Last week I decided I would trial a vegan diet to try and understand the overall difficulties this way of eating can have. If done correctly, a vegan diet can be filled with a wide range of nutrients as obviously fruit and vegetable intake is much higher than a typical meat- eating diet. However, it can be difficult for strict vegans to get some micro-nutrients into the diet (specifically vitamin B12, vitamin D, calcium and omega 3) and often supplements and fortified foods may be needed to reach optimal health. Becoming vegan is however becoming more popular, especially because as a whole we are becoming more aware of how eating meat can effect our health as well as impacting on the environment. I knew it was going to be a bit of a challenge and although I am quite comfortable in dropping the meat, ditching the dairy was much more difficult than I thought!
My overall observation of being a ‘vegan’ was that planning really was key. My usual routine of chucking a salad together in the morning for lunch wasn’t quite possible without the addition of cheese, tuna or even a boiled egg. I found this issue quite early on (on my first day in fact) when I grabbed what I thought was a bean chilli from the freezer as I didn’t have anything else to take to work. Over lunch however I quickly realised when heating it up was that in fact it was a chicken fajita mix! Oops!! First lesson of the day was to start labelling leftover frozen meals! Especially when shari
ng frozen space with a meat loving male.
After my initial errors I got into the mix of my new vegan lifestyle. I swapped my beloved cow’s milk within my tea for a variety of dairy free milks that I picked up from a range of different shops… I must admit it didn’t quite taste the same and as a tea fiend, I did find that actually rather than battling on through trying to adjust, I found that fruit teas, green tea
and the plain old water stuff was becoming more my drink of choice… maybe this is another way that vegan’s are often given the golden halo of health?!
One thing I did really enjoy was having the opportunity to try out some new recipes. I made some bean stuffed potato skins with homemade guacamole which went down a treat, even if I did have to restart half way through due to a lack of pre-soaking my black beans haha. The organic health store packaging failed to mention that! Doh on my part. Thankfully there was sneaky stash of cannellini beans in the cupboard to save the day.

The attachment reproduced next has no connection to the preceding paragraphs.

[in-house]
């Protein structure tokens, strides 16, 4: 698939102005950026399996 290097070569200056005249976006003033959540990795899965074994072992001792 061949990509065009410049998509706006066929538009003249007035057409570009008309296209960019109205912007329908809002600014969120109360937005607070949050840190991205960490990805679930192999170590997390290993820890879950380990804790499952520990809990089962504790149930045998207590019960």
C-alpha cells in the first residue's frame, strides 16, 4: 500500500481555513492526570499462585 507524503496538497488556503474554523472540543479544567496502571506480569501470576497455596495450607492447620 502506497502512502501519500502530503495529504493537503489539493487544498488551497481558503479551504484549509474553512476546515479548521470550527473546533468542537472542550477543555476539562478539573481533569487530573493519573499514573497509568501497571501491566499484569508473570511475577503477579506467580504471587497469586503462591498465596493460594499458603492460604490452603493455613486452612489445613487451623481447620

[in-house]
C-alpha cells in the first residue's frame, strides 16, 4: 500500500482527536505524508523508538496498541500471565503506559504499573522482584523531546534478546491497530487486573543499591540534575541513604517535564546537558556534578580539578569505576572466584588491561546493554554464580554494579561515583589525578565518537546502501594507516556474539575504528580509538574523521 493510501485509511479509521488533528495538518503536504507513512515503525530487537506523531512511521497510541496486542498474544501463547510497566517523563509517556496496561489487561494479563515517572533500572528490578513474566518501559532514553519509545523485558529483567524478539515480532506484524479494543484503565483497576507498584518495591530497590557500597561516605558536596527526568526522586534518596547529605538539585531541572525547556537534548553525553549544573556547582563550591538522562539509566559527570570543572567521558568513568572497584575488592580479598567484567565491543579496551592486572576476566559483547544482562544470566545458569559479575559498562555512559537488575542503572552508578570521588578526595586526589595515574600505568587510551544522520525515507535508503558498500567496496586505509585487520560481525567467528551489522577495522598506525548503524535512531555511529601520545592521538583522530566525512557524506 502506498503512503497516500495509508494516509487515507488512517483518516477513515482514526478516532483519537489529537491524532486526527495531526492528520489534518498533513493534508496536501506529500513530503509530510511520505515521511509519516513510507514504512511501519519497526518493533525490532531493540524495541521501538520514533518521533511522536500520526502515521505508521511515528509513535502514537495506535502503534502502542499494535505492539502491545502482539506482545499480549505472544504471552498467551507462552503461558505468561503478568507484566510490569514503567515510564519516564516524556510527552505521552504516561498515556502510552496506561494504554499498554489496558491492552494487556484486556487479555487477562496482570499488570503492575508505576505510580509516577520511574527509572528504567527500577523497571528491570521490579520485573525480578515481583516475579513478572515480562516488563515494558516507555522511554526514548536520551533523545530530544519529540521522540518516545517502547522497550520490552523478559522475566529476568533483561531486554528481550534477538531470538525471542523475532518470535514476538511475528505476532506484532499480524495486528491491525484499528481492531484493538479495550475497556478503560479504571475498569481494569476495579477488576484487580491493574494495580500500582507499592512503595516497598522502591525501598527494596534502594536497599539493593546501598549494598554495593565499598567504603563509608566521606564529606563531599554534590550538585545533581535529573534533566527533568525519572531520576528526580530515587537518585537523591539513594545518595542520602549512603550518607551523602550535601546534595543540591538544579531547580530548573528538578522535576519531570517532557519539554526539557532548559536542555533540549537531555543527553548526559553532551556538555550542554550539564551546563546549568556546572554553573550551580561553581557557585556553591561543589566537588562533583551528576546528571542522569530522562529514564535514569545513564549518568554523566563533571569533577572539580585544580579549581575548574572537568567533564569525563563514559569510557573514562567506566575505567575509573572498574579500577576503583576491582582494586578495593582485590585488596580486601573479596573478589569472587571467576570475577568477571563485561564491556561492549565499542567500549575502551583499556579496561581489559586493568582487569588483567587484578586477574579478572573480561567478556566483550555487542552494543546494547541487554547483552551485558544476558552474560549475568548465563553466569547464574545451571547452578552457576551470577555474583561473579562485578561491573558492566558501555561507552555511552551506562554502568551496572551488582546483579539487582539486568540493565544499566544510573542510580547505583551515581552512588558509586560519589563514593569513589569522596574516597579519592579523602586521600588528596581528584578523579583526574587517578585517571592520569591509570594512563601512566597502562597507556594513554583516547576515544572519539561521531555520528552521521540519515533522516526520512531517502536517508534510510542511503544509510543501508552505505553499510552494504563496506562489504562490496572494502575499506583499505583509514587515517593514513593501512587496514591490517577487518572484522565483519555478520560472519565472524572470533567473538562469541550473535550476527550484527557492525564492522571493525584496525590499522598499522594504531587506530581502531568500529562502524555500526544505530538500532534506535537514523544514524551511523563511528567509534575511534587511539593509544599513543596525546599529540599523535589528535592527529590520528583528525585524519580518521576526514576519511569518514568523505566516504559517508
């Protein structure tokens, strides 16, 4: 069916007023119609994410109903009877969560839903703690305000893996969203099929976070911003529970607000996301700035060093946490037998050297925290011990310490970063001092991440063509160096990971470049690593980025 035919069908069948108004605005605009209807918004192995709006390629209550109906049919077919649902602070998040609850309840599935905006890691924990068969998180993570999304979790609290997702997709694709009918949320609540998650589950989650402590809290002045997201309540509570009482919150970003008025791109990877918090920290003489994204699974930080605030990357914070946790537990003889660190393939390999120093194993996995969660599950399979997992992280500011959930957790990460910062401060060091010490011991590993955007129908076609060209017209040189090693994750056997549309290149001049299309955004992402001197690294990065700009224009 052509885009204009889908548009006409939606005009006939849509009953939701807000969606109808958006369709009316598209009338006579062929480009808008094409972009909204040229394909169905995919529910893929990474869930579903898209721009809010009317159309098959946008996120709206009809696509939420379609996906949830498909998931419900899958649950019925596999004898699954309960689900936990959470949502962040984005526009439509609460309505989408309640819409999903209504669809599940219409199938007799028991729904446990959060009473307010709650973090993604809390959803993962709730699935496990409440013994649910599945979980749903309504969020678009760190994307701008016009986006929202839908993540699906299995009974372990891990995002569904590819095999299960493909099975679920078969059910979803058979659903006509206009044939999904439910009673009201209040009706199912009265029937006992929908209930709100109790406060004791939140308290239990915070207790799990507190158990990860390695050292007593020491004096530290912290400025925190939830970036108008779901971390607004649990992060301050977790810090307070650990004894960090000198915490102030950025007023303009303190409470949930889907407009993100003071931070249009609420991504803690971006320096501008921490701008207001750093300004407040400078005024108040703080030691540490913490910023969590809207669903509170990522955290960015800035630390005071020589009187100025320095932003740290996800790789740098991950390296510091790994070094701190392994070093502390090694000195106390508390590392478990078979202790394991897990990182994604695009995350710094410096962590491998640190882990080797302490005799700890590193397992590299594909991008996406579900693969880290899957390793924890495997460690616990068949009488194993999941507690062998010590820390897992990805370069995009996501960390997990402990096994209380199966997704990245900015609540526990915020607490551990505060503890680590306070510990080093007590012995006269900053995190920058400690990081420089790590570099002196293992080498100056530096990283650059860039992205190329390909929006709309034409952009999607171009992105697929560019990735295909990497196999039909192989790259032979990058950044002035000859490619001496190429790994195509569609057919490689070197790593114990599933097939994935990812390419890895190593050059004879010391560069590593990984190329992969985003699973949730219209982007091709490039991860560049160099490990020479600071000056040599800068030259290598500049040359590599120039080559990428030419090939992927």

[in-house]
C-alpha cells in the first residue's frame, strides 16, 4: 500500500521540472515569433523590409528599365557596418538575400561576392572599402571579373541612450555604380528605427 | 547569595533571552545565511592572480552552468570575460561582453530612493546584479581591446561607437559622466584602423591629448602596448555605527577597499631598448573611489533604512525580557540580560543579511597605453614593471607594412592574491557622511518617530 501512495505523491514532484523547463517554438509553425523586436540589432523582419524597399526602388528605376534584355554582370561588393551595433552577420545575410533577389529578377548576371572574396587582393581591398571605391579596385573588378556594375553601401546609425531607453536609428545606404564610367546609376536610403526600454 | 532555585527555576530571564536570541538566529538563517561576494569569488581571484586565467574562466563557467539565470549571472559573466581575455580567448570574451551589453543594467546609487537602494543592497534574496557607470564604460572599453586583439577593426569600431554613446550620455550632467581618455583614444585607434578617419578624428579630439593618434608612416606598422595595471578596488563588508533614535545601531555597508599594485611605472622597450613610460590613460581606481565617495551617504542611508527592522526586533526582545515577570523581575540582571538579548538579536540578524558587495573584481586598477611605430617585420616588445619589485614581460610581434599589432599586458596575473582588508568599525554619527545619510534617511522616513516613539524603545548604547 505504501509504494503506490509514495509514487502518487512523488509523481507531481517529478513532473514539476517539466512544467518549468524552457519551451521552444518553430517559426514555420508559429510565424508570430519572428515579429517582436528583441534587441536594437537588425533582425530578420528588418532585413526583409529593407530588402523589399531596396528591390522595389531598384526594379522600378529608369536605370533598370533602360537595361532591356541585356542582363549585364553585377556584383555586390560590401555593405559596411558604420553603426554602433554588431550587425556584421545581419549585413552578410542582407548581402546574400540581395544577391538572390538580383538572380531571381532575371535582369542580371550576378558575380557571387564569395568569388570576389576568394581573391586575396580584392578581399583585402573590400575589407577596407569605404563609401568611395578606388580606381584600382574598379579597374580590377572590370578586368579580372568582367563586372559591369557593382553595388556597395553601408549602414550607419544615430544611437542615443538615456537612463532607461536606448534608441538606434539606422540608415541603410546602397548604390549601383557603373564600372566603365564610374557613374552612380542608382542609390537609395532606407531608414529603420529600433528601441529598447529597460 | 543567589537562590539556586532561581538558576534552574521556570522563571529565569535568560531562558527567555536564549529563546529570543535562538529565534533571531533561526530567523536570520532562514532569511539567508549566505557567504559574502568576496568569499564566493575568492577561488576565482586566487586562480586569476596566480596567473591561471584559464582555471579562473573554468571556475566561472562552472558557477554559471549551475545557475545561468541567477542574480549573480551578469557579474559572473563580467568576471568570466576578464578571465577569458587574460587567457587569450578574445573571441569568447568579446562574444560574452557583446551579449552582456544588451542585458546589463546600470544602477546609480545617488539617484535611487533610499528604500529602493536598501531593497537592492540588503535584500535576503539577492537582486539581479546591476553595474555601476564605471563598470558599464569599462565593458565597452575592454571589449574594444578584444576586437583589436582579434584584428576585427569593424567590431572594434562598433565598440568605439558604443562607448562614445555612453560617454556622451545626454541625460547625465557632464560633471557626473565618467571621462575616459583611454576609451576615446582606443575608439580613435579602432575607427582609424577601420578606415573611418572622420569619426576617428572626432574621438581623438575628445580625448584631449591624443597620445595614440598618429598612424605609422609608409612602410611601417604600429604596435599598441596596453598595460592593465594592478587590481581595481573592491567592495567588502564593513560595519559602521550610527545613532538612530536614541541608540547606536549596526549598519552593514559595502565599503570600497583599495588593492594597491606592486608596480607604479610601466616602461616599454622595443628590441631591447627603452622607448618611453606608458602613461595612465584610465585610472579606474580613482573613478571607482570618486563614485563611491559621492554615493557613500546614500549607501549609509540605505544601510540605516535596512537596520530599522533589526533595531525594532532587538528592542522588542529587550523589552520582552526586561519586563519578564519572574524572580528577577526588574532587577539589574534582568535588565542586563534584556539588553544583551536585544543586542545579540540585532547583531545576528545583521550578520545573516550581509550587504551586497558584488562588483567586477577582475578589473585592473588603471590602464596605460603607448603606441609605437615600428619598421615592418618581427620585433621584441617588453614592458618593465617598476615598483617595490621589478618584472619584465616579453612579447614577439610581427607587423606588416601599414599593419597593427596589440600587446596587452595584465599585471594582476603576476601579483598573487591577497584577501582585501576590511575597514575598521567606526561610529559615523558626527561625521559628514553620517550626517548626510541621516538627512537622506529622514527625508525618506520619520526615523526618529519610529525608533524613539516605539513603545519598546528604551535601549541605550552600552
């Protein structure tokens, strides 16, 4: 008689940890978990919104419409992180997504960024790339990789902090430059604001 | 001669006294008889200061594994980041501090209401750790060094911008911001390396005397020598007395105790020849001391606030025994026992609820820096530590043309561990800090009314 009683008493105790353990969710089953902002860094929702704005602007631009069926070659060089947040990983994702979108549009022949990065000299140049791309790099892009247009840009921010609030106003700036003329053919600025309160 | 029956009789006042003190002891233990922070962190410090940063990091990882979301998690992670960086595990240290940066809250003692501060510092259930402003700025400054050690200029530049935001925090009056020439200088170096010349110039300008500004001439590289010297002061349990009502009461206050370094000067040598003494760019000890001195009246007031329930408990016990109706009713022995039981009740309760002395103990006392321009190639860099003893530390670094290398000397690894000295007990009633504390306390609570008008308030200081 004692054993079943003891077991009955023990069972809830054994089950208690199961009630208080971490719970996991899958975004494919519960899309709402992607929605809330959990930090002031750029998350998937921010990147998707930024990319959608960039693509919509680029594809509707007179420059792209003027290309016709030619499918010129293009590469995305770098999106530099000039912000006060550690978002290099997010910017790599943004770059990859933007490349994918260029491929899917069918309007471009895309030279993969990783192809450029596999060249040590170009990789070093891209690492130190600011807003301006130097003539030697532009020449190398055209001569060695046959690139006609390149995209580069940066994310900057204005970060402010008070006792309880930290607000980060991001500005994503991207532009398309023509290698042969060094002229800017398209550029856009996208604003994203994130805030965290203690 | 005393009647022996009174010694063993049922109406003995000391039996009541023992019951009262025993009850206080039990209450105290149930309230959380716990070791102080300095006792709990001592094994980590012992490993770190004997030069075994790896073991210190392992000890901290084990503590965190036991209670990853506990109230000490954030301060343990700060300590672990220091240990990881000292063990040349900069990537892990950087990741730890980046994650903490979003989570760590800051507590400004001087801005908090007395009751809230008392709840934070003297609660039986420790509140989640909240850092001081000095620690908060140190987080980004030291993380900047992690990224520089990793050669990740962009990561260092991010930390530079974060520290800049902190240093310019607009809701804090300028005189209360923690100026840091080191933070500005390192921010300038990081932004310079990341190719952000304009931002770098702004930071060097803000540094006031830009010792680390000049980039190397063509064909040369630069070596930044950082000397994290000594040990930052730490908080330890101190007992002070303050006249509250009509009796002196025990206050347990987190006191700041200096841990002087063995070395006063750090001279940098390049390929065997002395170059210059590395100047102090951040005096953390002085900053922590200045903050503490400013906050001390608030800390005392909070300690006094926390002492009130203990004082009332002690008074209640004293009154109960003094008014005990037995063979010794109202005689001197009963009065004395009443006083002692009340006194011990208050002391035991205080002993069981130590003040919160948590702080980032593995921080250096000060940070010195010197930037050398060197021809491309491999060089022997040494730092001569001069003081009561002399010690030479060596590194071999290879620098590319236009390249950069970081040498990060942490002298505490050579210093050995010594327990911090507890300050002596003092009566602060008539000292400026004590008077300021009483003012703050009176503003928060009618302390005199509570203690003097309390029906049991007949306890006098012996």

Other meals included lots of other bean dishes including refried bean, falafel, peppers and avocado wraps, vegetable kebabs, chickpea thai red curry and even a cheeky vege- burger on the bbq on a random warm April evening. I must admit, I did get a little sick of beans but maybe that was because I did base a lot of my meals on them. Thinking back, there are plenty other ways to get protein into a vegan diet including nuts, lentils and seeds. Maybe I needed to branch out a little more and get a little more adventurous!
Socially, I did feel slightly awkward with my new found eating habits going out and about with friends. In particular, I knew that going out for lunch with a friend may be difficult as I wasn’t too sure whether I would be able to find anything that would compliment her love of meat alongside my plant based needs. Thankfully I stumbled across an amazing restaurant in Cardiff called ATMA (https://www.facebook.com/cafeatma) where I had a super yummy Indian vegan special dish and my friend was more than happy with her halloumi burger.
Overall, I enjoyed!! It was however much more restrictive then I thought it would be and I sometimes struggled to think of snacks and puddings which weren’t just purely fruit! I guess that might be why vegans notoriuosly have a lower energy intake and lower BMI than meat eaters. What I have learnt though is that I don’t need to rely on meat and dairy so heavily and that actually with a bit of imagination and making time for cooking from fresh, a vegan diet can be full of flavour, colours and nutrients! Maybe it’s not for me as a lifestyle choice but I am definitely now more aware of how much I rely on animals and actually with a few small changes I can not only consume less animal produce I can do my bit to help to reduce emissions through animal farming